View Full Version : Confusing - lack of clear diagnosis

08-26-2008, 08:42 PM
Hello - I am new to this forum. My GP is fairly convinced that I have lupus because I have six of the eleven classic symptoms: face rash, photosensitivity, mouth ulcers, pleurisy, positive ANA test and pain in two joints. I also have an elevated sed rate. The problem is that the pain is in my shoulder joints, neck and upper arms muscles and is extremely severe at night and improves during the day. I also have a very inflamed and damaged oesophagus that has become so narrow and constricted that I cannot swallow anything any larger than a pea - all my pills have to be crushed. This has been going on for nearly two years and a gastroscopy showed small tears (rips) that appeared in my oesophagus when the camera was down there. My oesophagus has become very friable so I've been told to make sure I don't vomit in case it ruptures and a biopsy showed severely inflamed cells.
So, today I went to the rheumatologist who told me that he doesn't think it's lupus because it's my shoulders that are affected. He dismissed the mouth ulcers (anything can cause that) and ignored the pleurisy. He told me that he thought the oesophagus problem was not connected. He suggested the shoulder and neck problem might be polymyalgia rheumatica even though my hips are not affected. He wants to put me on prednisone because he claims if it helps that would "prove" it's polymyalgia. I'd prefer not to go on prednisone if I don't need to. At the moment celebrex is providing very slight improvement for the pain.
Any thoughts? Maybe he's right but it leaves a lot of questions for me as to what else is going on.

08-27-2008, 12:26 AM
Hi WendyR:
I would say that your new doctor needs to be educated a bit more about Lupus. With Lupus, the bodyís immune system stops working properly. The immune systemís job is to fight off germs and disease. However, with Lupus, the immune system attacks healthy tissues. This attack on healthy tissues causes those tissues to become swollen and painful. This is called inflammation. Inflammation can happen in the skin, muscles or joints. The heart, lungs, kidneys, blood vessels or the nervous system can also be attacked by the immune system.
With SLE, there are periods of inflammation or worsening symptoms, called flare-ups or active Lupus, and then there are periods where there is little or no inflammation or symptoms are minimal, these periods are called remissions.
What your doctor should know is that one of the primary warning signs of Lupus includes:
* Pain in the muscles and joints of the hands, arms, shoulders, neck, feet, knees, hips or jaw. The pain may move from area to area and may cause the skin to feel hot, be red or swollen (edema).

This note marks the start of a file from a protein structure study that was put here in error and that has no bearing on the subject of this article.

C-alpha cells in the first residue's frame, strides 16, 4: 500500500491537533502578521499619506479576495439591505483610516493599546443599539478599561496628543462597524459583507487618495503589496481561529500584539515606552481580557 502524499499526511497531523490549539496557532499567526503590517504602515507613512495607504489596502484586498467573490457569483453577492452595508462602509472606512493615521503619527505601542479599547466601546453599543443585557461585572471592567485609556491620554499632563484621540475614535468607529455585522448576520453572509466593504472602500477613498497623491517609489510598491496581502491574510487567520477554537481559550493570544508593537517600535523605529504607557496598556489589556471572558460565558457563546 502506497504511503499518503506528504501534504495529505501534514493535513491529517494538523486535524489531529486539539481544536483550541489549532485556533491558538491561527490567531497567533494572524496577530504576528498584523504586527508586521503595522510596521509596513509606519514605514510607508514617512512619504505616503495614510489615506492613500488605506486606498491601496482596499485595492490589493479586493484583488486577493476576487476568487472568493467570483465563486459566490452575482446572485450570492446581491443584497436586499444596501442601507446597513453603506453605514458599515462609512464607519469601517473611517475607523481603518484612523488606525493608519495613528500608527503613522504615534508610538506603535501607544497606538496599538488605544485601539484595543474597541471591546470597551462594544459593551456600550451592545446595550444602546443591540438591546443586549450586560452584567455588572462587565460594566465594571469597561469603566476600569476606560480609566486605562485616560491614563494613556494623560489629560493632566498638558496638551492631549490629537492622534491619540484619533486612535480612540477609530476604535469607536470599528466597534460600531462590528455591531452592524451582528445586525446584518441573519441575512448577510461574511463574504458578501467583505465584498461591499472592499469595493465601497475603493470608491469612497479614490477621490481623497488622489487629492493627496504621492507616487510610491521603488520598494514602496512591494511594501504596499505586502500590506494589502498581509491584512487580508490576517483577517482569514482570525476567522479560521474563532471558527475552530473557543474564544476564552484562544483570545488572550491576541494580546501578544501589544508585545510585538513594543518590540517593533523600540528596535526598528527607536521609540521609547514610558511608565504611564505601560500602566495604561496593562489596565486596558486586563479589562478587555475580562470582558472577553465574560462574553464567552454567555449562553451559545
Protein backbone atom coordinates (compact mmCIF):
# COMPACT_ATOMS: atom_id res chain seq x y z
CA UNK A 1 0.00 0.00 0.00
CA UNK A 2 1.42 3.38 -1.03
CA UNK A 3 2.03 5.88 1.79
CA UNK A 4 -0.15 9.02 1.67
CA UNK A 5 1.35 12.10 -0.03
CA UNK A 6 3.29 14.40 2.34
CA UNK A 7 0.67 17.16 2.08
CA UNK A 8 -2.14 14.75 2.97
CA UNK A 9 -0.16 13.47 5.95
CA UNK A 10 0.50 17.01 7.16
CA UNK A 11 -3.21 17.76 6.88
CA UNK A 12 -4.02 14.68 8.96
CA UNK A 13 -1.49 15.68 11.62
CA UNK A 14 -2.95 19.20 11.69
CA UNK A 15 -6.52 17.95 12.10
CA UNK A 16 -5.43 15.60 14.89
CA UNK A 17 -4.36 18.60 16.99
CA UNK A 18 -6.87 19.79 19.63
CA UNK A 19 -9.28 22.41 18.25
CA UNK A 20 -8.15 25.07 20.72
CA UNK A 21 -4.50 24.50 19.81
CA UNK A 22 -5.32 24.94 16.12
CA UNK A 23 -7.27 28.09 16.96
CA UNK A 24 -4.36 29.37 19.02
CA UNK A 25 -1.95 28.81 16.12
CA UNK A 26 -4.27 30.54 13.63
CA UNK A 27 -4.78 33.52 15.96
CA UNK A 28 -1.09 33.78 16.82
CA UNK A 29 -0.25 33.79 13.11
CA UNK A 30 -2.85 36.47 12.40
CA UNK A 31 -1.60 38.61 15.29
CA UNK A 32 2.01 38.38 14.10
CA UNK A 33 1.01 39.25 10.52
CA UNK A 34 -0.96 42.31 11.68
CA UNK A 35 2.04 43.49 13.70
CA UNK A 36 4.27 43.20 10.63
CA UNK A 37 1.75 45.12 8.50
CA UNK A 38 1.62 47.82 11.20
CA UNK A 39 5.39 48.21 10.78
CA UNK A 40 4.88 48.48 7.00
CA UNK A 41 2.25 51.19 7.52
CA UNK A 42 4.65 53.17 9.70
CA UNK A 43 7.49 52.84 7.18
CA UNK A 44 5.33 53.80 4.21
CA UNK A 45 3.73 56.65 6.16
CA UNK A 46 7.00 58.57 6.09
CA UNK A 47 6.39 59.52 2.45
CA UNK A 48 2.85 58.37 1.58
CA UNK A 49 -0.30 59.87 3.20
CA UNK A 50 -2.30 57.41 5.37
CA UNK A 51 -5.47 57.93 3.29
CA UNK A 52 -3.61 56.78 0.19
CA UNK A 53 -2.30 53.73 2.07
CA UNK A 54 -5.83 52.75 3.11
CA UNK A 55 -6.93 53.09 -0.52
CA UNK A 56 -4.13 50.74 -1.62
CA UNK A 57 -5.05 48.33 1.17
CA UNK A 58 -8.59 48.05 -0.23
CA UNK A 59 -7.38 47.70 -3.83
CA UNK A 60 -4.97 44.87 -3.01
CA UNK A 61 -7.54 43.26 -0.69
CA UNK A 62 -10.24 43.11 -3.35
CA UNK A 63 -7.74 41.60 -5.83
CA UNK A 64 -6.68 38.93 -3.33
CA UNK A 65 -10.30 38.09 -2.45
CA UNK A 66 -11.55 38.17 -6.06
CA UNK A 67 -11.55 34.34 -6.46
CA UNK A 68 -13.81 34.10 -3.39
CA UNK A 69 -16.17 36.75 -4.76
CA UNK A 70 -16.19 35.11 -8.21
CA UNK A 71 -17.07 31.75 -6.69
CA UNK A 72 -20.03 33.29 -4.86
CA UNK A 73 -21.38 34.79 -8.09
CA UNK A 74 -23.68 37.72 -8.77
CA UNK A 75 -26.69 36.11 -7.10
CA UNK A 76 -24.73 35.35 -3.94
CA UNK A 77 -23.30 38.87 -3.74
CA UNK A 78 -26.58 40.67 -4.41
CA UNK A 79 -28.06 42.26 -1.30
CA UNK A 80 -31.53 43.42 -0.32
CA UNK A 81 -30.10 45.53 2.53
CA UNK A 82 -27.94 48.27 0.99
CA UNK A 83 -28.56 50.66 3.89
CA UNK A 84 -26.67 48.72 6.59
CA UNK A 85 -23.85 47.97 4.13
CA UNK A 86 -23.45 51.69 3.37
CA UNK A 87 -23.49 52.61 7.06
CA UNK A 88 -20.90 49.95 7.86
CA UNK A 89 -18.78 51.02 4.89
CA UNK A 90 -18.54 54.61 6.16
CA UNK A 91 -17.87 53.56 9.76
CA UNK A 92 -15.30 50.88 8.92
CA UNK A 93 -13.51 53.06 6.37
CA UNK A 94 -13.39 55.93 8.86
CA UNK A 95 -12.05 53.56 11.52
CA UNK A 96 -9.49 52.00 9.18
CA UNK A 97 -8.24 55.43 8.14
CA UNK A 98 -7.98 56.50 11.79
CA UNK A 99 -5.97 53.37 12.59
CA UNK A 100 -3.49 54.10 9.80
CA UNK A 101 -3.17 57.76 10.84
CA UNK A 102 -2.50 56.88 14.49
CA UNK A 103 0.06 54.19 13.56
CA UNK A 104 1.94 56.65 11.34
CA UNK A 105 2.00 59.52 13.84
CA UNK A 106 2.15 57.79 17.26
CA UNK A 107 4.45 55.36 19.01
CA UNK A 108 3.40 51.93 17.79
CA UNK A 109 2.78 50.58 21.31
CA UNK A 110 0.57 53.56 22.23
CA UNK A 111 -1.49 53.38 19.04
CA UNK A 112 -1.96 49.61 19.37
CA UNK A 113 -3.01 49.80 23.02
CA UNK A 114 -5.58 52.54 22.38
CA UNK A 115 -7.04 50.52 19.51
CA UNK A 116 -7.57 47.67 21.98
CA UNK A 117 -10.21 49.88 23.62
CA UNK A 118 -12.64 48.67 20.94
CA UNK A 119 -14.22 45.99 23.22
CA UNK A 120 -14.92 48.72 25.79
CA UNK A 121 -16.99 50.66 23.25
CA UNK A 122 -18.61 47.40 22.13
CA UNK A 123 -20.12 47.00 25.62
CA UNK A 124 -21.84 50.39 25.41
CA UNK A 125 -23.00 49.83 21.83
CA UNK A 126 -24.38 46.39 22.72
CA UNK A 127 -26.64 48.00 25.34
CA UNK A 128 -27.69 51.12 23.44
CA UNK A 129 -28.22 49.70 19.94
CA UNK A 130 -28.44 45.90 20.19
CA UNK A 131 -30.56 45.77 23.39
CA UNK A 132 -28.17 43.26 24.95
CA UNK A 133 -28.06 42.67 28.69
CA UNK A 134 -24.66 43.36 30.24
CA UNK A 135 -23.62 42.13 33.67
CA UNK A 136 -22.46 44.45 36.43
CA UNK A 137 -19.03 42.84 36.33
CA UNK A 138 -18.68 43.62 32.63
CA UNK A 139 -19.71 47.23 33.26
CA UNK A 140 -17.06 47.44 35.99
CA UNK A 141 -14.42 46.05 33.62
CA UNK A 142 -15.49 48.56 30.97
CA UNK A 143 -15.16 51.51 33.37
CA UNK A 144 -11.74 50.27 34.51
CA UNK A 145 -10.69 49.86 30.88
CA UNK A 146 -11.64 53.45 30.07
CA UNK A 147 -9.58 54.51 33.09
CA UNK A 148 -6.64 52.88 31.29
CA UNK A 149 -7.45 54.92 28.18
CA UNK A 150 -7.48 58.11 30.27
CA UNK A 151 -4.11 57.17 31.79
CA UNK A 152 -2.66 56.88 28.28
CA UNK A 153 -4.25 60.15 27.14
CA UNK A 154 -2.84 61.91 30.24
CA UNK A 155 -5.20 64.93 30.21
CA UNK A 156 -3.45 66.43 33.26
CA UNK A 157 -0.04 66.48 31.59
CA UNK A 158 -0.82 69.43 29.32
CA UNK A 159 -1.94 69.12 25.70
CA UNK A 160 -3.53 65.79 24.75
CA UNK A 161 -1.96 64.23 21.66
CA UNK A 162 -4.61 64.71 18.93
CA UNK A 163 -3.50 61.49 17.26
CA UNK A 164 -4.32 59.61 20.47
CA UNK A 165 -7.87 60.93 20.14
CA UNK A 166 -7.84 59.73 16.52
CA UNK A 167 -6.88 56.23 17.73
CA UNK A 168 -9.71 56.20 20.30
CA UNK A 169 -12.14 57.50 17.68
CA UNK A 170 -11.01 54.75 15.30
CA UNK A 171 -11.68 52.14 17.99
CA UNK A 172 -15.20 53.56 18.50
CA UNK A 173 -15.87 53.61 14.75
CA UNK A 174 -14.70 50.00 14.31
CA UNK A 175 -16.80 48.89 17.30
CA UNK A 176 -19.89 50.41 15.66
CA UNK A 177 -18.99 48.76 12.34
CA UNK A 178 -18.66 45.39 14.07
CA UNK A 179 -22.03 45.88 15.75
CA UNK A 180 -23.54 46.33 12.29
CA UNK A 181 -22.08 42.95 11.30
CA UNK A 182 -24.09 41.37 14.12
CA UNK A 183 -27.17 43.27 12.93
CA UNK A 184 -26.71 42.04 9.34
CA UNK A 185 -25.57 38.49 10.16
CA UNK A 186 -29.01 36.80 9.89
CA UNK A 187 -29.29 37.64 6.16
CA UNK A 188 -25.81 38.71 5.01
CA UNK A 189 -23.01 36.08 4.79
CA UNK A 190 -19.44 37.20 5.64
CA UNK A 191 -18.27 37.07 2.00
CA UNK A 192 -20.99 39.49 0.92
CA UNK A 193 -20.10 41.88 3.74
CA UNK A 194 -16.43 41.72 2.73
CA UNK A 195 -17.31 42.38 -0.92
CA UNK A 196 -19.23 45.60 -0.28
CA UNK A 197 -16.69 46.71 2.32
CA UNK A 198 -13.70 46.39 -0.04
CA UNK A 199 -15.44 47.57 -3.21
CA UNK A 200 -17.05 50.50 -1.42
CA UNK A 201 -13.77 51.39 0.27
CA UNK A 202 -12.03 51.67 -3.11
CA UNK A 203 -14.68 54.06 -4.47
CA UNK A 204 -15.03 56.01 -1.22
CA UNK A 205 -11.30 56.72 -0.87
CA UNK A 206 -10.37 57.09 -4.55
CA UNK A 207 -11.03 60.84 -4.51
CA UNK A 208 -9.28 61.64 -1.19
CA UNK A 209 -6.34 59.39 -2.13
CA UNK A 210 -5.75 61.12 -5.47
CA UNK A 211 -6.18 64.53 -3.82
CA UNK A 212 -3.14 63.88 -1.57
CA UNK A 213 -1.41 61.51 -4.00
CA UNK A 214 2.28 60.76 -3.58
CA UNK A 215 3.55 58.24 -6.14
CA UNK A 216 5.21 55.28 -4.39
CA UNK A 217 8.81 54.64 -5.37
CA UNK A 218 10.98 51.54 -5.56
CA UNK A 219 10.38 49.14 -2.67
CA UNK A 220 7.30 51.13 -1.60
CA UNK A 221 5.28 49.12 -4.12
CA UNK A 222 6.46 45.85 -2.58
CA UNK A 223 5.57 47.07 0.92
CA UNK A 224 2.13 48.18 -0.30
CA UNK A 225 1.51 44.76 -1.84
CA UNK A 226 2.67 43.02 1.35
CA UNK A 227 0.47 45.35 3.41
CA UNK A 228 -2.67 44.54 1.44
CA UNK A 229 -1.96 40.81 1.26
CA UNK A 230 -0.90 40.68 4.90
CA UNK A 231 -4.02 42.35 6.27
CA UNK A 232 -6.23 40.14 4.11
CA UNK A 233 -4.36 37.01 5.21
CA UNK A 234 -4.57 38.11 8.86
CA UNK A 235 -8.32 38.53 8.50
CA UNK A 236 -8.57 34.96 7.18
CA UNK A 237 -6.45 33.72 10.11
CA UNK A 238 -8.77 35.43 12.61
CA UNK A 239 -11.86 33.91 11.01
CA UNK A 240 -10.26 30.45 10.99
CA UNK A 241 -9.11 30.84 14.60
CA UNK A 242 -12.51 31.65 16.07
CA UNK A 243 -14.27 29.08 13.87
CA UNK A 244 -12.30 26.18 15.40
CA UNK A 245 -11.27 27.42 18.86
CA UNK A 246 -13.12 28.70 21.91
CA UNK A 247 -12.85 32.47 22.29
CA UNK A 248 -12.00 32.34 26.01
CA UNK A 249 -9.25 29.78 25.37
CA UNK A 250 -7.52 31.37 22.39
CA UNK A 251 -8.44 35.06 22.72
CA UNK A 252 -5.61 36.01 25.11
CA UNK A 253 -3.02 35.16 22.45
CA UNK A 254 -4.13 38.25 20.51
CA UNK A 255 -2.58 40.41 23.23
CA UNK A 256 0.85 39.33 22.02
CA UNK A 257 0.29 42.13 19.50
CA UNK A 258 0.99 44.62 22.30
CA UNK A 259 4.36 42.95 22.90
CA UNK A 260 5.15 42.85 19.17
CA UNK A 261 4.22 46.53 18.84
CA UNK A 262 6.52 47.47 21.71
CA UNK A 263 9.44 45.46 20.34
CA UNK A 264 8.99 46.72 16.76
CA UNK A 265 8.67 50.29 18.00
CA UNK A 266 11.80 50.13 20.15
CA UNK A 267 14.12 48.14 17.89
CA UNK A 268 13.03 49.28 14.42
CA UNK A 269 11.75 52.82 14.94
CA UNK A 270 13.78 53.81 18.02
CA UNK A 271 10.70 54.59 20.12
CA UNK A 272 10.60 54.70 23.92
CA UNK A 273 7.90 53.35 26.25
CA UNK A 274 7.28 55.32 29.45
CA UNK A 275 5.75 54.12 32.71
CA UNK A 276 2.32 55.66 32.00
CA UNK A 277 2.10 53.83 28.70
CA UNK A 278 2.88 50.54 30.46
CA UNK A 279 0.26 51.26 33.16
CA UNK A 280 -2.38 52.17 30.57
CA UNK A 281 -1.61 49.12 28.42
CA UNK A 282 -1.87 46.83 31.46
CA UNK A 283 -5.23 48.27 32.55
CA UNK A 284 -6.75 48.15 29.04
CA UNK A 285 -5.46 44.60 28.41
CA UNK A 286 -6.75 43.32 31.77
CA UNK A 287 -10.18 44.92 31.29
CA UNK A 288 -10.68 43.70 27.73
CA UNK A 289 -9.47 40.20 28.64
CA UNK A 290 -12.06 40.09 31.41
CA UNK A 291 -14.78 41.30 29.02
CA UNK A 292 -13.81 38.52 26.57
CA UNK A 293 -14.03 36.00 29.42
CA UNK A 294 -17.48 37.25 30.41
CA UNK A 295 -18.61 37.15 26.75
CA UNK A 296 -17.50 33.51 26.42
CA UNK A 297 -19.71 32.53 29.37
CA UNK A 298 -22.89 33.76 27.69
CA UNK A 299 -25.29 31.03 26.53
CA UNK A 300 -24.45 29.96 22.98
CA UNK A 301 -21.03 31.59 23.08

The other warning signs of Lupus are:
* Fever and loss of appetite.
* Low energy and fatigue.
* Skin rashes, often on the face. Sometimes the rash is across the cheeks and bridge of the nose. This is called a butterfly rash. Sometimes the rash is red and scaly and appears on the face, scalp, ears, arms or chest. A milder form of lupus, called discoid lupus, typically causes this type of rash.
* Small, usually painless sores in the moist lining of the mouth or nose. These are called mucosal ulcers
* being very sensitive to sunlight.
* Changes in the color of the fingers when they are cold (Raynaud's Syndrome).
* Sudden and unexplained weight loss or gain.
* Increase in the number and severity of headaches.
* Increase in loss of hair over the whole scalp.
* Chest pain when lying down or taking deep breaths
* Ongoing high blood pressure.
* Swelling of the feet and legs.

Now, Lupus is a different disease for each person it affects because it can target any of the body's tissues. Each person has his or her own combination of symptoms and these symptoms range from mild to severe. Recently, more and more Lupus patients are presenting with symptoms of both Discoid Lupus and Systemic Lupus (I, personally, was one such person).
Diagnosis of Lupus can be difficult because the symptoms vary from person to person. The symptoms can also mimic those of other medical conditions. Usually a diagnosis can be made when there is evidence of a number of the main warning signs of Lupus (as stated above), and other conditions that can also indicate the presence of Lupus. These conditions include:

* Pleuritis (Pleurisy), an inflammation of the lining of the lungs
* Pericarditis, an inflammation of the lining of the heart. These two conditions will cause chest pain when lying down or taking deep breaths.
* Decreased kidney function, which may be mild or severe. Weight gain or swelling of the feet and legs may indicate kidney involvement.
* Central nervous system involvement. This may be exhibited by seizures or psychosis (acute disturbance in mental functioning).
* Decreased blood cell count (lower than normal amounts of circulating red blood cells, white blood cells or platelets)
* Autoantibodies present in the blood. These point to an abnormality in the immune system response.
* Antinuclear antibodies present in the blood.

It appears to me that you fit the criteria, both for warning signs and for other conditions. I cannot diagnose you, but you mentioned that you had been previously diagnosed. It might be helpful for you to tell your current doctor about the above warning signs and conditions that indicate Lupus.

Prednisone is one of the cornerstone treatments for Lupus. So, for your doctor to say that if the Prednisone works, then your condition is not Lupus is rather ludicrous! If your condition IS Lupus, Prednisone often works to alleviate symptoms. Here is a web site about Prednisone & Lupus. After you've educated yourself about the drug, it sounds like you need to also educate your doctor.

Please let us know how your doctor's visit goes and how you are doing. Also, we are always here to help you in any way that we can.

Peace and Blessings

08-27-2008, 03:18 AM
Hi WendyR,

Welcome to WHL. I'm very sorry that you are having to deal with all this pain, and confusion about a diagnosis. I don't think your rheumotologist has a clue. Sorry to be blunt, but he is wrong on many levels. As Saysusie said, prednisone is one of the main treatments for inflammation caused by Lupus. I was diagnosed with SLE in 2004. One of my most painful, and persistent problems is severe neck and shoulder pain. So much so that I have difficulty sleeping. As for the mouth ulcers, yes, there are many things that can cause them, and if you only had mouth sores without any other symptoms, it would not indicate that you have Lupus. But, mouth ulcers combined with all your other symptoms paints a different picture.